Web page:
“Do you not have a home?” She asked the night.

“What might make you think such a thing? I just found you out here, and it’s been so long.” Her voice spoke back.

“So long, and you can’t find something else to do?”

“Keep asking it questions.” She reminded herself as the voice replied once more.

“I wouldn’t want to do anything else, do you know how long it’s been since we’ve been together?” 

She shivered at the sound of her own voice.

“How long has it been, really?” She asked, forcing herself to remain in the uncomfortable conversation than to potentially find herself in something worse.

“It’s been years, but you know that don’t you? The last time you got to meet me?”

Her voice cracked as it replied to her.


She approached Harfin’s door and pulled on a long chain affixed to the frame, without turning around she spoke.

“What if we spend another night together, on another day?”

The footsteps paused behind her when she arrived at the door, but before the door opened, it took another.

“What about right now?” Her own voice turned sour. “Why don’t you have time right now?”

Inside, Harfin’s pudgy steps shuffled to the door. He placed his hand on the handle and Mayeli blurted out.

“Because it’s a bad time!”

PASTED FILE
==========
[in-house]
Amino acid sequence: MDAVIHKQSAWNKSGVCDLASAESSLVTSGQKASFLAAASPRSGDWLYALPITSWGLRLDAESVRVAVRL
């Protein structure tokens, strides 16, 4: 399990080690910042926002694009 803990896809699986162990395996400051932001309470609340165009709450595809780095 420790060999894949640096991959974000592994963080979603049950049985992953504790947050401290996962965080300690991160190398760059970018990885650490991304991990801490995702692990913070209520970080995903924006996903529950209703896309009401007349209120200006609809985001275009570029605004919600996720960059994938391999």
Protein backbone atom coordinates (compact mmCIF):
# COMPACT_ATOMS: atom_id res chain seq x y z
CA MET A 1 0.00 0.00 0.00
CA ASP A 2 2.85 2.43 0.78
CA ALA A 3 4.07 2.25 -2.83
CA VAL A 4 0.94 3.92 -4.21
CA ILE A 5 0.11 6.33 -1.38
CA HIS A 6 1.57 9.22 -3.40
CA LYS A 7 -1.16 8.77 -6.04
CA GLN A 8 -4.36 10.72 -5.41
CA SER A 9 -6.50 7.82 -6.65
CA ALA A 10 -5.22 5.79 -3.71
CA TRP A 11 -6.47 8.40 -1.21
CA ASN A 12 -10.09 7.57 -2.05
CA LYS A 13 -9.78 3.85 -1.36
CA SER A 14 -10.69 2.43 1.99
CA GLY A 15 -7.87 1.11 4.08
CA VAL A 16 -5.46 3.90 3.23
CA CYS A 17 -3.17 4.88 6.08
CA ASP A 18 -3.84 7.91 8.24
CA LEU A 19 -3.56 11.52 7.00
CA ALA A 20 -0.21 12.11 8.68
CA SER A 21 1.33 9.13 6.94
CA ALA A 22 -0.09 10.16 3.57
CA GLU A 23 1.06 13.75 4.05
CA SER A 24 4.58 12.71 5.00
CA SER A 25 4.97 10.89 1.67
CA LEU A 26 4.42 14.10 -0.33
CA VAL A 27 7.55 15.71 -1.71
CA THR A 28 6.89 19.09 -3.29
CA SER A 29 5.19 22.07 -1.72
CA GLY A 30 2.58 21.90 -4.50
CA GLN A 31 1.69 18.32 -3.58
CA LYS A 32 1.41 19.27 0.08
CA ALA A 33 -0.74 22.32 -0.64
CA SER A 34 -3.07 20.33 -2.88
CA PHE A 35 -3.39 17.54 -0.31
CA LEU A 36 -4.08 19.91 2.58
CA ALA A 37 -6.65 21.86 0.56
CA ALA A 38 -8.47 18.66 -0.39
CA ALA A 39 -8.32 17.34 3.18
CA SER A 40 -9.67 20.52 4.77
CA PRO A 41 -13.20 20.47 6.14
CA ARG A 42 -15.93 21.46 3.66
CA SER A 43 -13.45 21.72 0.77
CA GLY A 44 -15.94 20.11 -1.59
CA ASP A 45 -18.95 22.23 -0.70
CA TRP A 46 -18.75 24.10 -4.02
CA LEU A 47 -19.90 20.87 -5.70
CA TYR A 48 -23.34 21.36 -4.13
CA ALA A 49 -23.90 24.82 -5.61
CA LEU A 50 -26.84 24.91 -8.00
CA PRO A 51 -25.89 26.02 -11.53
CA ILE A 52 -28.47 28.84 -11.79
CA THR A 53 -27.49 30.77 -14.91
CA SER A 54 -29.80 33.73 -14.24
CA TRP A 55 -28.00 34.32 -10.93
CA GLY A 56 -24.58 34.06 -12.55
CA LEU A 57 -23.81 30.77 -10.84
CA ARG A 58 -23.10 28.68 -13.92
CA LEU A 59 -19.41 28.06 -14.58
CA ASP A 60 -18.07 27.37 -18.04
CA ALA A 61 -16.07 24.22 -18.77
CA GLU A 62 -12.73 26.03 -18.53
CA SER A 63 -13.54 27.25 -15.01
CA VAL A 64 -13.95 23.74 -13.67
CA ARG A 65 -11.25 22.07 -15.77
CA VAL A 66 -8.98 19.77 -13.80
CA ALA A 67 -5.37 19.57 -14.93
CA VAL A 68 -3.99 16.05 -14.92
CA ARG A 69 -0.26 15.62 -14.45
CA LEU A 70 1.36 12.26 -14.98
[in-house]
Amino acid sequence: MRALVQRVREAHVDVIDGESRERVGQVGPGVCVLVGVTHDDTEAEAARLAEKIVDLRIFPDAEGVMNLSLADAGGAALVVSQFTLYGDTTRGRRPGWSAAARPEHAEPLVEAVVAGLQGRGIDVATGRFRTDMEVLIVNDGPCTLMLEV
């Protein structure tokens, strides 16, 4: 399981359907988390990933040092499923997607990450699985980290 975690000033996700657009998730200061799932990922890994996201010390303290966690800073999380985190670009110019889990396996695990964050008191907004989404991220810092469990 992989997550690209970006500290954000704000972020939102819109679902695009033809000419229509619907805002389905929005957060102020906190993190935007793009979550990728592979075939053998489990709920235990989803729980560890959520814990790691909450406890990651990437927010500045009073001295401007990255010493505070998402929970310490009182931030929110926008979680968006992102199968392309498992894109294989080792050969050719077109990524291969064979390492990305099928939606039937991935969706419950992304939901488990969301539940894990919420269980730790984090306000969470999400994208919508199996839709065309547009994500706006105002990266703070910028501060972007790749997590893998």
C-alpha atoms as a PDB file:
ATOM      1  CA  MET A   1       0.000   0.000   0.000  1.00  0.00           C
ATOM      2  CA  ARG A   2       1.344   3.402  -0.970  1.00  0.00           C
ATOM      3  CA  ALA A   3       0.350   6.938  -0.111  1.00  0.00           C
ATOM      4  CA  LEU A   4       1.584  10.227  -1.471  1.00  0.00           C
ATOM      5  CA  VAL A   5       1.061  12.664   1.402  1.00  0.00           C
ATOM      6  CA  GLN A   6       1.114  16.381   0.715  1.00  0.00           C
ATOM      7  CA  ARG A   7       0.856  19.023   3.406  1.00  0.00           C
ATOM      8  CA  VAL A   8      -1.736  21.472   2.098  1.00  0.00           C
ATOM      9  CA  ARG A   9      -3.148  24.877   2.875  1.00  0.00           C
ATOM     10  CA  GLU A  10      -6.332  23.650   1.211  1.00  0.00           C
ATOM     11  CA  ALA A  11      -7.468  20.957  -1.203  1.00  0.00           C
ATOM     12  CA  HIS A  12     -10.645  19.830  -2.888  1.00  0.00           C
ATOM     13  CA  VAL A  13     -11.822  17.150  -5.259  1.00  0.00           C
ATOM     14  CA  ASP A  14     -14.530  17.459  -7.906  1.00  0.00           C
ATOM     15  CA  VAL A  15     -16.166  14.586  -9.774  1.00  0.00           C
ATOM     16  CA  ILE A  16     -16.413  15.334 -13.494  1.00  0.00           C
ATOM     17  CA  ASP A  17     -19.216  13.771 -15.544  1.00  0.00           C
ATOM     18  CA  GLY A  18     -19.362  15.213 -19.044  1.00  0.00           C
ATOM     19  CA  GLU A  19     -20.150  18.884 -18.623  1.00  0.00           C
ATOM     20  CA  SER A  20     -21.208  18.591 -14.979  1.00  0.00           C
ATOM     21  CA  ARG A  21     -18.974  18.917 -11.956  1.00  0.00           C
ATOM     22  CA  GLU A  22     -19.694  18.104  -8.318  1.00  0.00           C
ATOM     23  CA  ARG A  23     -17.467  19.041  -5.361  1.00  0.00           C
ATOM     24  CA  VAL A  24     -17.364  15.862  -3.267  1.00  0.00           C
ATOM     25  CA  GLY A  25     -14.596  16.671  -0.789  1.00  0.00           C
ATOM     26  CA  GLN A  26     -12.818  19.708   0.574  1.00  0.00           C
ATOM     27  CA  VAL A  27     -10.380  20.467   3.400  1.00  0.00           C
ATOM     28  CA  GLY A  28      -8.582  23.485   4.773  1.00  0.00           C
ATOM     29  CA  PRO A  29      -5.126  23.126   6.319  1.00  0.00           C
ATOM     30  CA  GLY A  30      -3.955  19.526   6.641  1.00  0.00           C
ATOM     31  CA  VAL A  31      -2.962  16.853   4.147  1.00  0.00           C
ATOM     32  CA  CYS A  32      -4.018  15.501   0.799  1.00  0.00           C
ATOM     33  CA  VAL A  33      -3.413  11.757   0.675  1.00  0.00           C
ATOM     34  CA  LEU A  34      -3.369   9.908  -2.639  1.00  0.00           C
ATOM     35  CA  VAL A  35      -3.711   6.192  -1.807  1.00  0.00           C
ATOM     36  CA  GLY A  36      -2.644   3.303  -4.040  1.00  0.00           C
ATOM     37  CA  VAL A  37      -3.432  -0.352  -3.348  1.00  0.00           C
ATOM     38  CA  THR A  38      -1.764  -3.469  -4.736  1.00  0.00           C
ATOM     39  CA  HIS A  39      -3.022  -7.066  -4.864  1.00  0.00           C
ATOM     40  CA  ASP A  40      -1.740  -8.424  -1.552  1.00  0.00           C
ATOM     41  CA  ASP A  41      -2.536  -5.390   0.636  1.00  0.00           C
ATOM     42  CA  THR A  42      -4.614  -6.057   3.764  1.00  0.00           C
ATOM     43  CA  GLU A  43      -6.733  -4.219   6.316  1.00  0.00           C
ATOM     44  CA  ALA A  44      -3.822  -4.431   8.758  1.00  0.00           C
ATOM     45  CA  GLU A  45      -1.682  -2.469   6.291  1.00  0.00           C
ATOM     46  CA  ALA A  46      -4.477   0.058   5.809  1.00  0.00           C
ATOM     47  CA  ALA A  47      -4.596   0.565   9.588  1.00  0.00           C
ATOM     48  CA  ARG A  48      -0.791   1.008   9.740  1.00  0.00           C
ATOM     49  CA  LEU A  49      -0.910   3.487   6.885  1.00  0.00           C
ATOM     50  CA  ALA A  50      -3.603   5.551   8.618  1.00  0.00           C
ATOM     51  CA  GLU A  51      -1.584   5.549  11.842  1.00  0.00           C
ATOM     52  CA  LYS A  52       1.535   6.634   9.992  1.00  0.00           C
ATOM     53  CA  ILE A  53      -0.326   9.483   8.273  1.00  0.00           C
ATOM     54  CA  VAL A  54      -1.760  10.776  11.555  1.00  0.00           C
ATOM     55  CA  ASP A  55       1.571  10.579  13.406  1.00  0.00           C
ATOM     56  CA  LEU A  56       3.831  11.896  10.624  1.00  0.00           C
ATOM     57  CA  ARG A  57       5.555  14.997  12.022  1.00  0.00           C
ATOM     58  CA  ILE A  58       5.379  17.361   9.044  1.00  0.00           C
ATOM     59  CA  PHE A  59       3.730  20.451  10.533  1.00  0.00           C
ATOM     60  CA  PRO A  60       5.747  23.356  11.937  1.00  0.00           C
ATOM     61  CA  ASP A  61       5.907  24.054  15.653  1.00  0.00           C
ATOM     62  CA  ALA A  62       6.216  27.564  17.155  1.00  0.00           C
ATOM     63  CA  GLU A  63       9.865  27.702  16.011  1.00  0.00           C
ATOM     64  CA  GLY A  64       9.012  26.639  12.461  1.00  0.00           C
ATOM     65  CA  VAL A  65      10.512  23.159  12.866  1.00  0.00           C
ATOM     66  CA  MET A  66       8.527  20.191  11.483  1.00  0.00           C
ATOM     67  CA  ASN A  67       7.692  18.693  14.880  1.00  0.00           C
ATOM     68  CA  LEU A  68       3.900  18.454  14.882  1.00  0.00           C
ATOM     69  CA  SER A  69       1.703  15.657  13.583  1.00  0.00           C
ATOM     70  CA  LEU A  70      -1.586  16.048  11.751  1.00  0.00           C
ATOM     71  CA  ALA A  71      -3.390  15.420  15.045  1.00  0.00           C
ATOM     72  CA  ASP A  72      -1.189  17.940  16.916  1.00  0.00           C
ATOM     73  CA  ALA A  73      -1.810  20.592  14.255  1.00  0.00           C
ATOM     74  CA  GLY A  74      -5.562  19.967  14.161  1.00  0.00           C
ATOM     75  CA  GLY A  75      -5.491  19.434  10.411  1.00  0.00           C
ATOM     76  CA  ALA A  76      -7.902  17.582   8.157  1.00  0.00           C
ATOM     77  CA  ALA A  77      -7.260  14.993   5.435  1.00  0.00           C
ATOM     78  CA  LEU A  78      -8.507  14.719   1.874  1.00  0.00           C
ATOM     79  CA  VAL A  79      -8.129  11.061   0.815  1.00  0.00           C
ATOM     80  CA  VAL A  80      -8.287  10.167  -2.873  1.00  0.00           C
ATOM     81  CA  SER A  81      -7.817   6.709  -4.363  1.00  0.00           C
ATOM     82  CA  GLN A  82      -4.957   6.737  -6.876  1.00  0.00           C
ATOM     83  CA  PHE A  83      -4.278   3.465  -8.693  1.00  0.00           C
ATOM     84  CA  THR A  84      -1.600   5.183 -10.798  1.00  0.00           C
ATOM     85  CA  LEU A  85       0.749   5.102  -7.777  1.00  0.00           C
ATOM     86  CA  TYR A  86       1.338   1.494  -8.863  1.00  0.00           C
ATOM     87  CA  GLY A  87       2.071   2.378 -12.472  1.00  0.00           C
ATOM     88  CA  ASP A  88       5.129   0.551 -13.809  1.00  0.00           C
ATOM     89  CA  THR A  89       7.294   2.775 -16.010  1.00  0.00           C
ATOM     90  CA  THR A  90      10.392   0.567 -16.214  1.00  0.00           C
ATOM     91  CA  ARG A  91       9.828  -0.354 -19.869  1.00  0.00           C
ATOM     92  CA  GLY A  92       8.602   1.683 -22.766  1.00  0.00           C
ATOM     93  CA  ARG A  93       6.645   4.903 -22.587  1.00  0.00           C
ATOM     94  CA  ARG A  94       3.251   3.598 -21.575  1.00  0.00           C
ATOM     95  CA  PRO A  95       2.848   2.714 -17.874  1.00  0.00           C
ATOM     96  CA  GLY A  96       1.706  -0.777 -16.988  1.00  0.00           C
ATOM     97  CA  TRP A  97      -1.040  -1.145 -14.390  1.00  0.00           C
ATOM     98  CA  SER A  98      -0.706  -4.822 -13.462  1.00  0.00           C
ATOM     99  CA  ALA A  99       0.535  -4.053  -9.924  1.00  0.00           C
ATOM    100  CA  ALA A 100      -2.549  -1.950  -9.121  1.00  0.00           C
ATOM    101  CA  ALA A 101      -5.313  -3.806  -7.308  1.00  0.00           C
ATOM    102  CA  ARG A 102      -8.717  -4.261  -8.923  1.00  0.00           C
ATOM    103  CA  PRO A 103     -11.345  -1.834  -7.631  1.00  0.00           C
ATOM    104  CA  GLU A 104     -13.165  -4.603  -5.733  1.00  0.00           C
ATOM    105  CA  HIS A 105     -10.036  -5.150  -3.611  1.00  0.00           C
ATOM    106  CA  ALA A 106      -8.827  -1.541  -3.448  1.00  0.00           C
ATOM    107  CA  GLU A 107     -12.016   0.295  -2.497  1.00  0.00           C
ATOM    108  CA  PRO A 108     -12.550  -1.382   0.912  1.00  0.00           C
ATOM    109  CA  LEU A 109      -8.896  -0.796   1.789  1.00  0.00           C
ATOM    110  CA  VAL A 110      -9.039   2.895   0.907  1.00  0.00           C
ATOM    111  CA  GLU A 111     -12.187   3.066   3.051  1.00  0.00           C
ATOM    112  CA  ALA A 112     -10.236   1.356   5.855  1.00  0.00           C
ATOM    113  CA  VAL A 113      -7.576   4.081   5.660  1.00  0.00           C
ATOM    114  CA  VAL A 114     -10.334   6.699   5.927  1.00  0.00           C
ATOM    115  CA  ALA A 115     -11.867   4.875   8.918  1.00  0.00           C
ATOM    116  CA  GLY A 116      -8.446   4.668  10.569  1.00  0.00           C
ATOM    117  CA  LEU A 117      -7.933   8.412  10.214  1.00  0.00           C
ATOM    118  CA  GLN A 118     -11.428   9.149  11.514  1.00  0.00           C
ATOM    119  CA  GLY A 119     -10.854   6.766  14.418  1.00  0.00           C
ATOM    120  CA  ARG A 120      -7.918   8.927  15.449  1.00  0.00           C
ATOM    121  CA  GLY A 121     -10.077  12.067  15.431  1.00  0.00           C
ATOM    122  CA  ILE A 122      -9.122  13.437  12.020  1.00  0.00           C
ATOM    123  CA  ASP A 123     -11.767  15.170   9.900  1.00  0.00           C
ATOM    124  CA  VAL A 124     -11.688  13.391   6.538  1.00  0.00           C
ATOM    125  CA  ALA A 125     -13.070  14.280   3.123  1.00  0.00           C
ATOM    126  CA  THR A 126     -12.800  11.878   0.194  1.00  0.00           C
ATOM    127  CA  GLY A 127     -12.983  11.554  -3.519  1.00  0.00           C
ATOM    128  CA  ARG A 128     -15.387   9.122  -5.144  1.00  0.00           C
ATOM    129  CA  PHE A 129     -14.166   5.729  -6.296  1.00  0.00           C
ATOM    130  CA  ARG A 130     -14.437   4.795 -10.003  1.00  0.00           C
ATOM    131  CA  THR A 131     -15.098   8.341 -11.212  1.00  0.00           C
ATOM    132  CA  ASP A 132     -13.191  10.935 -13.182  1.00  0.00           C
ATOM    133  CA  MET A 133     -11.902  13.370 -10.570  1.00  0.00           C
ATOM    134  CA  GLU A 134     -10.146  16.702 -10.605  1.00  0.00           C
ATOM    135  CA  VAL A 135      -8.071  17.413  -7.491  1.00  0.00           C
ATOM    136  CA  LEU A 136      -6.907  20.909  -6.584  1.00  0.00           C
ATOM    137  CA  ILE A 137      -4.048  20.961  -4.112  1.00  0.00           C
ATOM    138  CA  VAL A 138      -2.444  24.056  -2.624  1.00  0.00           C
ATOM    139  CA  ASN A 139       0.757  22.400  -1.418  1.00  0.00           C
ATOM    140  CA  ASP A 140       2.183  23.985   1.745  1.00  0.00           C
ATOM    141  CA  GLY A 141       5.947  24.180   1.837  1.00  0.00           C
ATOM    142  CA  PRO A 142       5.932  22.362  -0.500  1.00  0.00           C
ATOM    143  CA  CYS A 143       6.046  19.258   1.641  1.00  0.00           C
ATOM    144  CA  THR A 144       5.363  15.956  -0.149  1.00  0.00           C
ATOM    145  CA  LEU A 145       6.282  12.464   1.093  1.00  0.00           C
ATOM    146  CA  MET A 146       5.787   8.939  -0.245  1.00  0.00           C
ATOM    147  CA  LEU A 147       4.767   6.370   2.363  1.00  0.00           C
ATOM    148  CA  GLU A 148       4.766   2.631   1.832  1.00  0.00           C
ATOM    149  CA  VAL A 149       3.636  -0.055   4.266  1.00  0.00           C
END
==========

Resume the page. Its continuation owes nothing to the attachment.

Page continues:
Behind her, her own voice screamed, a shriek that echoed into the darkness as Harfin opened the door and grabbed her blouse, dragging her inside and slamming the door shut behind them.

“This isn’t fair!” She called from the outside. “You cheated!”

The sweat which pooled on her neck dripped onto Harfin’s wooden floor as he dusted himself off and locked the door. A silver deadbolt, a requirement in Ammon’s Reach according to housing guidelines. 

“May! What are you doing cavorting with Puzzle Spirits?” He huffed, his cheeks a flushed, and extended a hand to help her to her feet.

“I was just… playing a little game?” She joked half heartedly as the crunch of rocks beneath footsteps grew distant outside, the lurking follower given up on its target.

“We must hurry, I fear it has grown worse since last we spoke.” Harfin said with a solemn tone. Then, he led her upstairs.

At the end of the long hall stood a single doorway, with a door left slightly ajar. Within came the cries of a girl she’d known since childhood, enraptured with pain, her voice called out to her from the hall.

“Mayeli, my love. It’s been so long.” 

Her voice was crooked, bent like a clothes hanger that held a too heavy coat. Behind her own words there was another voice, a perfect mimic of Kardja, the girl whose voice she barely recognized.